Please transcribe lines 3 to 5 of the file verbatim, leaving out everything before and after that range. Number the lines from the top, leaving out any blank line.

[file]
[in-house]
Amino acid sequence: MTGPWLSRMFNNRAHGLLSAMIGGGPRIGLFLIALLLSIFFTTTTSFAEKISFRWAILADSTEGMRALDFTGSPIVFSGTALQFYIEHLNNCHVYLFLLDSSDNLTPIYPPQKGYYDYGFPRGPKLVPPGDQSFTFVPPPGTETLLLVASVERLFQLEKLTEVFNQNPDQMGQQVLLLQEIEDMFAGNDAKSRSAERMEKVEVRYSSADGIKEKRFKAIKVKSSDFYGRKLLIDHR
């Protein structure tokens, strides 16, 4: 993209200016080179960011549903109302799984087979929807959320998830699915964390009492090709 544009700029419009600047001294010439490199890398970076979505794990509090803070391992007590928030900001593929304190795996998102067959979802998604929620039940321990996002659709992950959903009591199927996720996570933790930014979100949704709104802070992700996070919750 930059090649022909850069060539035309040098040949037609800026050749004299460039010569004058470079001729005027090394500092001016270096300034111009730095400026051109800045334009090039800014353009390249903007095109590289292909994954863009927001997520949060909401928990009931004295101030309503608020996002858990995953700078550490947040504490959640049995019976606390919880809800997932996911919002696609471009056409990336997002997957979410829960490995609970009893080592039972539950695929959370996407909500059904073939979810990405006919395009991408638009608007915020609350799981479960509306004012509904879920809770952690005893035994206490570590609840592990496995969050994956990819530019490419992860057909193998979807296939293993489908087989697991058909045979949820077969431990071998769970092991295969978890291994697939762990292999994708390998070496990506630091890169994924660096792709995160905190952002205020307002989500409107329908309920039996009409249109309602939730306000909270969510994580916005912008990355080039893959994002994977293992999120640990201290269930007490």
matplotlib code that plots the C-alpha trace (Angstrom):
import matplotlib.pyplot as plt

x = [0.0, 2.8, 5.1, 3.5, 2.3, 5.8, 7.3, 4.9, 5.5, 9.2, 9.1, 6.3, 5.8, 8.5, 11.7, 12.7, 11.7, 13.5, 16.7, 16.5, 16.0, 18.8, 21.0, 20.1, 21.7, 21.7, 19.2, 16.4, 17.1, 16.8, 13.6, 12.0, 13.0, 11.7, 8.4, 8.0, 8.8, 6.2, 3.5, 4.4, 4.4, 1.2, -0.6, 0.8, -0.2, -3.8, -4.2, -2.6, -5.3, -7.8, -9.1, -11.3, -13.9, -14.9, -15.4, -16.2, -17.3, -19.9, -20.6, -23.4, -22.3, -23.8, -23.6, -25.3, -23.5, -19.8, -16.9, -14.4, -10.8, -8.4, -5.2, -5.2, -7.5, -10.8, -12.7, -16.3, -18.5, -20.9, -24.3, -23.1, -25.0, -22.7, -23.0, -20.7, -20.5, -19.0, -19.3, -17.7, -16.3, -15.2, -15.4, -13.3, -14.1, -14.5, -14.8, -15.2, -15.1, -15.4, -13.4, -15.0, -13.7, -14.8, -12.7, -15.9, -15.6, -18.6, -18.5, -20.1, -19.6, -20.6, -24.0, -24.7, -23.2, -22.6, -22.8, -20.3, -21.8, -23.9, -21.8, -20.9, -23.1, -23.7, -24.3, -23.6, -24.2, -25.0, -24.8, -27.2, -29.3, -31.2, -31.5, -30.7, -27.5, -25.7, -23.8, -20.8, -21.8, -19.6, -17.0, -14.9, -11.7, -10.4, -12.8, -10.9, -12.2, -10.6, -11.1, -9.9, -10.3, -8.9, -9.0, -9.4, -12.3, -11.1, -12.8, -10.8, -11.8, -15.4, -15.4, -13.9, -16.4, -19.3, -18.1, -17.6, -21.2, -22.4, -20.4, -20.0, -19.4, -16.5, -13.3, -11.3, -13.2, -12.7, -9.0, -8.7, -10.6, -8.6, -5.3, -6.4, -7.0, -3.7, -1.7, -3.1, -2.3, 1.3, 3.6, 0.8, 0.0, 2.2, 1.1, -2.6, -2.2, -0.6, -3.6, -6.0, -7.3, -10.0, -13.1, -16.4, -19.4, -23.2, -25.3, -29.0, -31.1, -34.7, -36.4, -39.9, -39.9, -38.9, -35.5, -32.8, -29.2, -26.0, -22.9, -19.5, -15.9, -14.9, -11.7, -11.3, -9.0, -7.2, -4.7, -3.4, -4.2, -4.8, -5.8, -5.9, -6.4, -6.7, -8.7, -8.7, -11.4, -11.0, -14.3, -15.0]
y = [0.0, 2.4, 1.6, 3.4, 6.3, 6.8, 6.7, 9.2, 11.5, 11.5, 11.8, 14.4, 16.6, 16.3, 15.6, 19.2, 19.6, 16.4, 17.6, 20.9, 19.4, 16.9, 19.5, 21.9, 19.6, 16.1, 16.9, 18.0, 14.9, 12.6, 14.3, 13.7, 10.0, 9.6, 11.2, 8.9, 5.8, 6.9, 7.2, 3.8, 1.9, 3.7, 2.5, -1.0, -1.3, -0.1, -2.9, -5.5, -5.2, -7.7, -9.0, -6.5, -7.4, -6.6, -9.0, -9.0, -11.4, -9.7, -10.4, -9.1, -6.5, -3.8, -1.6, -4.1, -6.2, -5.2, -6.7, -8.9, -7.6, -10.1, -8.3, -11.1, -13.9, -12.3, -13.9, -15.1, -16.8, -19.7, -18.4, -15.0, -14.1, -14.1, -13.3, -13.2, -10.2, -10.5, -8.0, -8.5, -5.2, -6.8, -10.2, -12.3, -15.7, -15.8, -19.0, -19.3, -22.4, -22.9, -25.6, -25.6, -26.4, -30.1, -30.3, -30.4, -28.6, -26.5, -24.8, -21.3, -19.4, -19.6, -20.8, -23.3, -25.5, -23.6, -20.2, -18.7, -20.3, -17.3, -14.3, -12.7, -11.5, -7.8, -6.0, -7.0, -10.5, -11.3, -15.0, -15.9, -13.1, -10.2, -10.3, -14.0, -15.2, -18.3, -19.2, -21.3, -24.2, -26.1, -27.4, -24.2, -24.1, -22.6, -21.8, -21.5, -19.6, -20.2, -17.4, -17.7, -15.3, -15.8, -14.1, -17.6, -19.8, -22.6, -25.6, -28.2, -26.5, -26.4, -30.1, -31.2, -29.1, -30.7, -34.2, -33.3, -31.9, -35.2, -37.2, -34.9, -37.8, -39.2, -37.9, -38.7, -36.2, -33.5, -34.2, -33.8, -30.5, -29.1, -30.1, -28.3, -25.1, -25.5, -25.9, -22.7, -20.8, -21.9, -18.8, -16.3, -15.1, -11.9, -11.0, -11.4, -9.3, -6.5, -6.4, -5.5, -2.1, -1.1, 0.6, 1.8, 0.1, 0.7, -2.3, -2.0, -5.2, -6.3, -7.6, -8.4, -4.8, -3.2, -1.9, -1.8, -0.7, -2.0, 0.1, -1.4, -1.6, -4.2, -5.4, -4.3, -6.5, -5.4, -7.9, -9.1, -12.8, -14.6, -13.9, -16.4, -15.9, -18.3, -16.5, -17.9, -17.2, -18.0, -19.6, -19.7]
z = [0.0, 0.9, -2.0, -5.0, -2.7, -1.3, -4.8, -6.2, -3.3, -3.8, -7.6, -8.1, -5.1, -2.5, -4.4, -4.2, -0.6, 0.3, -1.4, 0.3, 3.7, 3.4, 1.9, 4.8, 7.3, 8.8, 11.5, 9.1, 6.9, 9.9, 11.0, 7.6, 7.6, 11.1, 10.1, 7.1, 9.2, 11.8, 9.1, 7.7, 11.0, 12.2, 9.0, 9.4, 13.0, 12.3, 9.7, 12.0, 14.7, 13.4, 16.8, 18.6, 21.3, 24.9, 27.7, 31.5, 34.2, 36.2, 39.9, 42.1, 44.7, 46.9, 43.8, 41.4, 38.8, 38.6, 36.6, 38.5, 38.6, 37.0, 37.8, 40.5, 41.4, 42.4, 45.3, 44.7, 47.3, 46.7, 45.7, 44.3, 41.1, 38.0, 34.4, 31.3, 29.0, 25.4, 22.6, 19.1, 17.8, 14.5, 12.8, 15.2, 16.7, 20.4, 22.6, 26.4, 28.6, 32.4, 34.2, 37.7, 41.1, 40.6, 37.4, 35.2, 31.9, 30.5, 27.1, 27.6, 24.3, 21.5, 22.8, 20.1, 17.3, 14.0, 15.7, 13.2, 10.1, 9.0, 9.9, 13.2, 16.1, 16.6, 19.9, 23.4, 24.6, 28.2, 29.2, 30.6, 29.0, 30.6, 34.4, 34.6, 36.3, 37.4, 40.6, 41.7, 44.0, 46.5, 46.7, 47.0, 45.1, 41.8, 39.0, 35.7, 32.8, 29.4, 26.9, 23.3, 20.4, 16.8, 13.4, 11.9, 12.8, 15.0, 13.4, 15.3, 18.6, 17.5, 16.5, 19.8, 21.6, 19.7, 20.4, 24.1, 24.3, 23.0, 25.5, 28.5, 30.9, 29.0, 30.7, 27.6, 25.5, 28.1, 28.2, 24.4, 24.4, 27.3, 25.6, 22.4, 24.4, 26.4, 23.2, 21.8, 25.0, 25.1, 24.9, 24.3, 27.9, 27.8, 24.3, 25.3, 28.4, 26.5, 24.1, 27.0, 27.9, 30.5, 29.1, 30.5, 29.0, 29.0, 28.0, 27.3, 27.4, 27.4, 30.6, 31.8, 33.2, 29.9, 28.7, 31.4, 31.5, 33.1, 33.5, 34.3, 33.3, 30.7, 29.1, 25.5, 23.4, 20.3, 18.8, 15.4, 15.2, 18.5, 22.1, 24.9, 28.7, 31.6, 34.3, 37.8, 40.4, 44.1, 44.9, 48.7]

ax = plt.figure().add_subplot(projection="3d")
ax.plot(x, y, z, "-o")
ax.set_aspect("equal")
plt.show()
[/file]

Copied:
């Protein structure tokens, strides 16, 4: 993209200016080179960011549903109302799984087979929807959320998830699915964390009492090709 544009700029419009600047001294010439490199890398970076979505794990509090803070391992007590928030900001593929304190795996998102067959979802998604929620039940321990996002659709992950959903009591199927996720996570933790930014979100949704709104802070992700996070919750 930059090649022909850069060539035309040098040949037609800026050749004299460039010569004058470079001729005027090394500092001016270096300034111009730095400026051109800045334009090039800014353009390249903007095109590289292909994954863009927001997520949060909401928990009931004295101030309503608020996002858990995953700078550490947040504490959640049995019976606390919880809800997932996911919002696609471009056409990336997002997957979410829960490995609970009893080592039972539950695929959370996407909500059904073939979810990405006919395009991408638009608007915020609350799981479960509306004012509904879920809770952690005893035994206490570590609840592990496995969050994956990819530019490419992860057909193998979807296939293993489908087989697991058909045979949820077969431990071998769970092991295969978890291994697939762990292999994708390998070496990506630091890169994924660096792709995160905190952002205020307002989500409107329908309920039996009409249109309602939730306000909270969510994580916005912008990355080039893959994002994977293992999120640990201290269930007490």
matplotlib code that plots the C-alpha trace (Angstrom):
import matplotlib.pyplot as plt